This blog post was updated on October 16, 2020.
What happens when one of the world’s most delicious cuisines meets one of the world’s most dynamic megacities? Damas y Caballeros, welcome to Mexico City! We hope you’ve brought your appetite. This expansive capital city is a cultural and culinary hub that’s as exciting for a foodie frontier to explore as anywhere in the world.
Here’s our rundown of the best local food to try in Mexico City with suggestions on where the best places to go for each are.
Churros and Hot Chocolate
Deep-fried and dusted with a coat of sugar and cinnamon and a cup of oozy, hot chocolate for dipping – churros are one of the yummiest items you’ll encounter in Mexico City. For streetwise sweets, go to Churrería El Moro. Founded in the 1930s, this Centro Historico institution offers a variety of inexpensive treats (churros, mini churros, and ice cream sandwiches) with a choice of hot chocolates. If it’s just high-quality hot chocolate you’re after (along with an awesome breakfast and in a much more upscale setting) flutter over to El Cardenal, also in Centro Historico.
Tacos de Canasta
In Mexico City, tacos are a way of life with a variety of types to accommodate almost any lifestyle or mood. Some of the best on the street are tacos de canasta. These “basket tacos” are steamed in large wicker baskets and have a soft texture. Super cheap, it’s optimal to buy a bunch so you can try a variety of fillings and flavors. For the real deal, head to Los Especiales in Centro Historico or Tacos de Canasta la Abuela in Azcapotzalco.
Buenos dias! Let’s eat! Among the most moreish morning morsels in Mexico City are tamales. Unwrapping these moist parcels of flavor from their corn husk casing is only half the fun. The other half is gobbling them down! The smartest advice on finding the tastiest might be to see where local folks are lining up for their tamales and join them. In and around Xochimilco Market is a wise place to begin your quest. By the way, tamales make an excellent late-night snack as well.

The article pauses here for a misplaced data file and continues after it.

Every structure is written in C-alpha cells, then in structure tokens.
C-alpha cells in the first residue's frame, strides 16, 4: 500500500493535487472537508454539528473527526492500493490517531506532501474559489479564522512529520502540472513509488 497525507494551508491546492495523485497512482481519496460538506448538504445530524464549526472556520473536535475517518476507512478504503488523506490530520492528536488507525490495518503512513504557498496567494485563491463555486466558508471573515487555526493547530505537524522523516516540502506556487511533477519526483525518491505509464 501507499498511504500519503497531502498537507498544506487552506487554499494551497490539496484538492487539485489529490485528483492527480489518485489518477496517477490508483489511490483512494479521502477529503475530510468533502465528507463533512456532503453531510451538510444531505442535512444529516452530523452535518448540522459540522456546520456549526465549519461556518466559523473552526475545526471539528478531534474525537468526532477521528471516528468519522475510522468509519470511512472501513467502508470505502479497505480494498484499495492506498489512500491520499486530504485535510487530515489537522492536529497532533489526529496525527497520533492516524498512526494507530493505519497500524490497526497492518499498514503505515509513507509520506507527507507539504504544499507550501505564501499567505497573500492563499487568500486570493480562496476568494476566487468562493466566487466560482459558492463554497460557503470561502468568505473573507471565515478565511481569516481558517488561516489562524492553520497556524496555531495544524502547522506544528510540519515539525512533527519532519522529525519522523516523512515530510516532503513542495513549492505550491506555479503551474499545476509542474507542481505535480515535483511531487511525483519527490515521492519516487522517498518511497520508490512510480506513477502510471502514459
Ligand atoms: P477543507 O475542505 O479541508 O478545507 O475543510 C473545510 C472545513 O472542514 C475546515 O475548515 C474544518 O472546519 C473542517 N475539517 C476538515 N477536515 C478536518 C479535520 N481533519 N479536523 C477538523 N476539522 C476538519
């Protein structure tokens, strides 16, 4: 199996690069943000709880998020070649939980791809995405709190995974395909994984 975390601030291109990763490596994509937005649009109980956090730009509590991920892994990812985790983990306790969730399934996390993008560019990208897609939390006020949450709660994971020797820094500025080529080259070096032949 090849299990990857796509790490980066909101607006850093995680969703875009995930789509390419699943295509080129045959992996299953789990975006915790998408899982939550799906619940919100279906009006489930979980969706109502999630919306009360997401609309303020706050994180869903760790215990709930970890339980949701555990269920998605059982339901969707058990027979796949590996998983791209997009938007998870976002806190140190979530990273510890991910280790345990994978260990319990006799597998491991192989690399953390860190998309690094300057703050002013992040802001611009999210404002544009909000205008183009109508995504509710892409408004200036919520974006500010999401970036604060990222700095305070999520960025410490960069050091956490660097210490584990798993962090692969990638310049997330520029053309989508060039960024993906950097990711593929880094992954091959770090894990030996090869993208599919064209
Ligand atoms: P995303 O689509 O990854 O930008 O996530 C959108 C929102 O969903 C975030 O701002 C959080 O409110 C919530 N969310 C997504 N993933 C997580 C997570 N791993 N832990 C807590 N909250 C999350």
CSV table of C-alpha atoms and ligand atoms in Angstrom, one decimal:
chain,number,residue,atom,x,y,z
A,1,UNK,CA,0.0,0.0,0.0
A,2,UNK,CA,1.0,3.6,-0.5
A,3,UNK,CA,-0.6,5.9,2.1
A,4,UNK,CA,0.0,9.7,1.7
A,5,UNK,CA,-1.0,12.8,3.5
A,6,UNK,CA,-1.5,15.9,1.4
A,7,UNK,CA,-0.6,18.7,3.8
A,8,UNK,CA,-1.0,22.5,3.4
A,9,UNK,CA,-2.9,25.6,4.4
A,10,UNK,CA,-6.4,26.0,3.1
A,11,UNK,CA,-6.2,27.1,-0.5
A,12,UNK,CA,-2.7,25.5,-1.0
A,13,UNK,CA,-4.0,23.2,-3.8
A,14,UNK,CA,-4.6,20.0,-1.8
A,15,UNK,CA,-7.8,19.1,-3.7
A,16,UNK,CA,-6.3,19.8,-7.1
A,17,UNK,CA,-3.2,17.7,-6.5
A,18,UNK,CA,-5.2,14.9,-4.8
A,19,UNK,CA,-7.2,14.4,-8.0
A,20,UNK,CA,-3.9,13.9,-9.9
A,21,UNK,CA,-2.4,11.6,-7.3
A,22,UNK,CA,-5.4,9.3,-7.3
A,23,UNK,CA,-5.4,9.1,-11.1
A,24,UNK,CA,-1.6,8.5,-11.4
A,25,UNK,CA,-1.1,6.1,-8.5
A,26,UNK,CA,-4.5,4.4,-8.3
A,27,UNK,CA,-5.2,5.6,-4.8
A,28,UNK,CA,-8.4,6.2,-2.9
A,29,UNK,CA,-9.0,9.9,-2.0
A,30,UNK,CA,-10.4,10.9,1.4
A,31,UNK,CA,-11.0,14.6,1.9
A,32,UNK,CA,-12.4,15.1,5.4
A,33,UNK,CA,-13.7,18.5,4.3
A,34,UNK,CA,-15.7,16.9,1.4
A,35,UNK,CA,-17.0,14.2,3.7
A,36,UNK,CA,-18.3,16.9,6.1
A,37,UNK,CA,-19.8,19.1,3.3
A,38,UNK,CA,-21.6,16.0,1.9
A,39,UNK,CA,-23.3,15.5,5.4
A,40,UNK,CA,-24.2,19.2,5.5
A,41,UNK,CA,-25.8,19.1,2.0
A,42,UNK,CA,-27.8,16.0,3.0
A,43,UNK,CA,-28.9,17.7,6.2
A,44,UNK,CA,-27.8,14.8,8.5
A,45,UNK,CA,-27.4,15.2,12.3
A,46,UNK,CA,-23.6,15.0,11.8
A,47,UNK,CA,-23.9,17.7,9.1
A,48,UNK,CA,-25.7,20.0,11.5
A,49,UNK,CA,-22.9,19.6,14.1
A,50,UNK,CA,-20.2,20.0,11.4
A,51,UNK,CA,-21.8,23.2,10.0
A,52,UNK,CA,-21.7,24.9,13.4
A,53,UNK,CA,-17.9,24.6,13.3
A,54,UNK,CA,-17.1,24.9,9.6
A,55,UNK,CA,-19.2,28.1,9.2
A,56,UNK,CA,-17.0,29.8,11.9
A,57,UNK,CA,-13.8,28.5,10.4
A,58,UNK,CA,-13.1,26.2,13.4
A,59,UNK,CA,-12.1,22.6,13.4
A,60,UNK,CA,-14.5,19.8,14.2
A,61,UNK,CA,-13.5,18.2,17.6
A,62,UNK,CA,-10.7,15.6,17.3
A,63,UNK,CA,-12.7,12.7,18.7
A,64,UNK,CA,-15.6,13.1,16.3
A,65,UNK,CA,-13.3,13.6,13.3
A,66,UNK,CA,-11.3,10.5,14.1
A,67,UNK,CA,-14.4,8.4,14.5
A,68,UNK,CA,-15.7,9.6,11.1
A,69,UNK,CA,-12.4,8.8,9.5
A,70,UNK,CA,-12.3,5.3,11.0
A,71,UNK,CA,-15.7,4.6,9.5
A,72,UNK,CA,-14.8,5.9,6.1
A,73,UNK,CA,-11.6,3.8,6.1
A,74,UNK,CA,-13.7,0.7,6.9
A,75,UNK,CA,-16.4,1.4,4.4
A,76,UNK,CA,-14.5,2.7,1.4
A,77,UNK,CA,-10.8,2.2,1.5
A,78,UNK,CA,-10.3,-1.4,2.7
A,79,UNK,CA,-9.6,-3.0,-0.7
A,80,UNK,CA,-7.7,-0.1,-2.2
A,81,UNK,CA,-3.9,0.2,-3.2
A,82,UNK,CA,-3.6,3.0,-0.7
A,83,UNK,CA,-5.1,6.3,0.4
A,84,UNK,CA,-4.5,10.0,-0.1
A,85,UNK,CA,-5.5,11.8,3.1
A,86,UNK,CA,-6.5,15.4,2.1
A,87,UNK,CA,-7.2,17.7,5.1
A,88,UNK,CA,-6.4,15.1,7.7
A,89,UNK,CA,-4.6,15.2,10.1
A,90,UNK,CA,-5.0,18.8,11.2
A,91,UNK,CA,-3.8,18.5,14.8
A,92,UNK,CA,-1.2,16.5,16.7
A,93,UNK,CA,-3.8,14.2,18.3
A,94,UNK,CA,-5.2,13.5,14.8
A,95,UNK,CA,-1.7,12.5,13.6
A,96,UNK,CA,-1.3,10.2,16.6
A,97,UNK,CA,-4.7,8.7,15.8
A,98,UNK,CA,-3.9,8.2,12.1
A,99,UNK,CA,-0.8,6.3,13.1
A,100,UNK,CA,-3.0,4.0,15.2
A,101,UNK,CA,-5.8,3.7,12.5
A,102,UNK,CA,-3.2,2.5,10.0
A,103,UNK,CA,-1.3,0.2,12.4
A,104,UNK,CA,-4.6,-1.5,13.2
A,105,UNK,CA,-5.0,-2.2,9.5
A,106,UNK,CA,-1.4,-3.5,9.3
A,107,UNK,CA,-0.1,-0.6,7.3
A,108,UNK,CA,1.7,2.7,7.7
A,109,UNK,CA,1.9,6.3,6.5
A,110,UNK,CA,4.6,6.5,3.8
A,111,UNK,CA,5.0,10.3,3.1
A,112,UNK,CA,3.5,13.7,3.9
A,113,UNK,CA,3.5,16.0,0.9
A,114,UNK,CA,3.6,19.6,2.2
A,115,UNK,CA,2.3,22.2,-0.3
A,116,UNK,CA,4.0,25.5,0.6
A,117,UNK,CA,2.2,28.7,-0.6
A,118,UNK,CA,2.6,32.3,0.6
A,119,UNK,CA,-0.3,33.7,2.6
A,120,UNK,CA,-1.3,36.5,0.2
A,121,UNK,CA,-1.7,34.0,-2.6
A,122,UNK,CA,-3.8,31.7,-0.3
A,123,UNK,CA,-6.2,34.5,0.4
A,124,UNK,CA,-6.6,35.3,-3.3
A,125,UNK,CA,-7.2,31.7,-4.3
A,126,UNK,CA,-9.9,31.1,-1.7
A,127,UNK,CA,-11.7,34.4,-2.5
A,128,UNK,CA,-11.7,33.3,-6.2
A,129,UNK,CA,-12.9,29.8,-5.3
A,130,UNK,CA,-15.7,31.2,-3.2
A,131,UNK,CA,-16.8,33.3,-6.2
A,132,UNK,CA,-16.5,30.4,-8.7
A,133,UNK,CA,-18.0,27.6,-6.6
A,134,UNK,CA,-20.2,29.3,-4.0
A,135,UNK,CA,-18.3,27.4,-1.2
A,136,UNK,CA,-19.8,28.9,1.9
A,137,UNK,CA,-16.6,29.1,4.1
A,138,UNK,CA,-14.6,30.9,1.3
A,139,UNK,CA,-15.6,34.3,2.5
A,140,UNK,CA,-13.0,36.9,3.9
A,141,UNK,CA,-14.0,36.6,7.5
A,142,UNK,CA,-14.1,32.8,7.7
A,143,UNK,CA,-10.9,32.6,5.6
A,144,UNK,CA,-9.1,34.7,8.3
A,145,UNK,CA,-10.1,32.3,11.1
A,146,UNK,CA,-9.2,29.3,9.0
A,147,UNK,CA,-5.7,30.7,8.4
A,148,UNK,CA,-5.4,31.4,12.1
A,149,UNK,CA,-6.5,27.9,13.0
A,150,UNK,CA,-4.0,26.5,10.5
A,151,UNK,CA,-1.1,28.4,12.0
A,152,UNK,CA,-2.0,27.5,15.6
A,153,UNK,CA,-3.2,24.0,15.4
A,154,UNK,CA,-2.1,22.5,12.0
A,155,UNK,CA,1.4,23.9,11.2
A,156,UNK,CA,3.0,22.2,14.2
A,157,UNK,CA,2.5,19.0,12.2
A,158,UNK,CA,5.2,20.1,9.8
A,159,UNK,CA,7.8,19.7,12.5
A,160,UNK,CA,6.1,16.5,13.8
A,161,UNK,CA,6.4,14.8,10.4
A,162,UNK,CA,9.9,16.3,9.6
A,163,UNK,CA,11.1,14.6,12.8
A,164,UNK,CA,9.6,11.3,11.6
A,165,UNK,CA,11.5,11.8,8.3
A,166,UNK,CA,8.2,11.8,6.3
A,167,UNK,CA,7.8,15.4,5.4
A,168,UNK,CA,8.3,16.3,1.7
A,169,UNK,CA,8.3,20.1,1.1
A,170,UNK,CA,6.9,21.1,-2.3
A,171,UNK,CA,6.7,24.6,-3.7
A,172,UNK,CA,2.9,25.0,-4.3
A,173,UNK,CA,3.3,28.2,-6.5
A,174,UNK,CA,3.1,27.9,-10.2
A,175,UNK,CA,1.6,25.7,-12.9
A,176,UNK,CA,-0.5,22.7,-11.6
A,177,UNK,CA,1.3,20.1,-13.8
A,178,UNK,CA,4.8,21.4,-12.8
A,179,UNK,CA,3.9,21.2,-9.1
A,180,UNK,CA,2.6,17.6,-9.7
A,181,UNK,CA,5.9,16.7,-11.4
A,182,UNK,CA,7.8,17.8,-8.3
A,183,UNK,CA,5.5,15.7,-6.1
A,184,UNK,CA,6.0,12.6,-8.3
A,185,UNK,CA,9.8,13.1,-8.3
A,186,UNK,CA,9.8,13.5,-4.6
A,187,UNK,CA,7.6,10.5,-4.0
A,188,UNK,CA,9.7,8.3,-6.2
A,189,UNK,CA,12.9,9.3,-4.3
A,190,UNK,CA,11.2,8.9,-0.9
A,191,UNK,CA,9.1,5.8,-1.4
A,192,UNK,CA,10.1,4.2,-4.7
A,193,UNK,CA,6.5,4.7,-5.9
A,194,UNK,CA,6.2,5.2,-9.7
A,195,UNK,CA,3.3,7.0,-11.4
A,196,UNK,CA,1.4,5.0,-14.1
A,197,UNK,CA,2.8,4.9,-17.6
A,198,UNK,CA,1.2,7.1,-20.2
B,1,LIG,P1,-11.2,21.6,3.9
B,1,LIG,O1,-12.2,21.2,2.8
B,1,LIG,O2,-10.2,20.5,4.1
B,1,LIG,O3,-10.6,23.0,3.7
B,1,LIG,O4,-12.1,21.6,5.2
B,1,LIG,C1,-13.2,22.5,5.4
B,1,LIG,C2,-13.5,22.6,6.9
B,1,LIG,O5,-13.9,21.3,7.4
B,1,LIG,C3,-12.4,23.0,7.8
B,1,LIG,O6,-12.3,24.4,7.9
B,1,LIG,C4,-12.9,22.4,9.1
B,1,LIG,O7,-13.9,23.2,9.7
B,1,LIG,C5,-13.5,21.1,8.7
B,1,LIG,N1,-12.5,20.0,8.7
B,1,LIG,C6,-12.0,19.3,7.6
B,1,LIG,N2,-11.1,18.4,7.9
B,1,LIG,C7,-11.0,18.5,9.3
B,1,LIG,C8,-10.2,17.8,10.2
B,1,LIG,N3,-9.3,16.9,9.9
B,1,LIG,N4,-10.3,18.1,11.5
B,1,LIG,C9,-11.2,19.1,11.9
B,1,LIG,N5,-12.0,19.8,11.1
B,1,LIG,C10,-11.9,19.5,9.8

Pozole is hominy soup and a classic Mexican dish. If you think chicken noodle soup is the best comfort food when feeling down, wait till ya have a slurp of pozole! Usually served with a fine broth, all sorts of garnishes, and lime, the most nourishing bowls of pozole are said to be served at Los Tolucos in Algarín and La Casa de Toño with almost 50 branches throughout the metro area.
Tacos al Pastor
Tacos al Pastor! Is there any food more associated with Mexico than a taco piled high with gyro-roasted pork with caramelized pineapple, white onions, cilantro, and salsa? Served fast and often with exceptional flair, enjoying one of these babies (or five) is probably the nicest thing you can do for yourself when strolling around town. Best of the best? Get ready for compelling (and sometimes heated) arguments if you’re asking locals. But we reckon you can’t go wrong (with any of the tacos) at El Vilsito in Narvarte Poniente.
Barbacoa is essentially a Mexican-style BBQ. The meat that’s cooked can vary, but generally it’s lamb or goat — and it’s delicious! For low and slow-cooked, smoked meats with loads of sabor head to El Hidalguense in Roma Sur. Another meaty option is Los Tres Reyes in Alfonso XIII, a family-run eatery that’s been doing barbacoa right for more than 60 years.
Tortas are monster-sized Mexican sandwiches with muchos ingredients stuffed between a crusty bread roll. What’s on the inside of one of these giant sandwiches can vary but it usually isn’t too different than what you might expect as filler for tacos. For especially massive and massively flavorsome tortas, cruise over to La Barraca Valenciana in Del Carmen for the bacalao or La Texcocana in Juarez for the sardines with queso fresco.
It’s the simple things in life that make it worth living, right? And to prove this point, we present elotes: char-grilled ears of corn dripping with mayo, cotija cheese, chili powder, and lime juice. Similar to what we were saying about tamales, a good strategy for finding elotes is to keep your eyes and nose open for a street vendor grilling a batch.
Kind of a hybrid between a tamal and a tortilla, tlacoyos are oval-shaped cornmeal patties filled with a variety of ingredients. Pork, cheese, and ground beans are a few of the more popular choices. Look for vendors selling them outside Metro stations or other busy areas with lots of people. The neighborhoods of Condesa and Roma are particularly well served with these street snacks.
Okay. We know we left out all sorts of other amazing dishes in Mexico City. Care to share a few of your faves with us? Let us know in the comments below!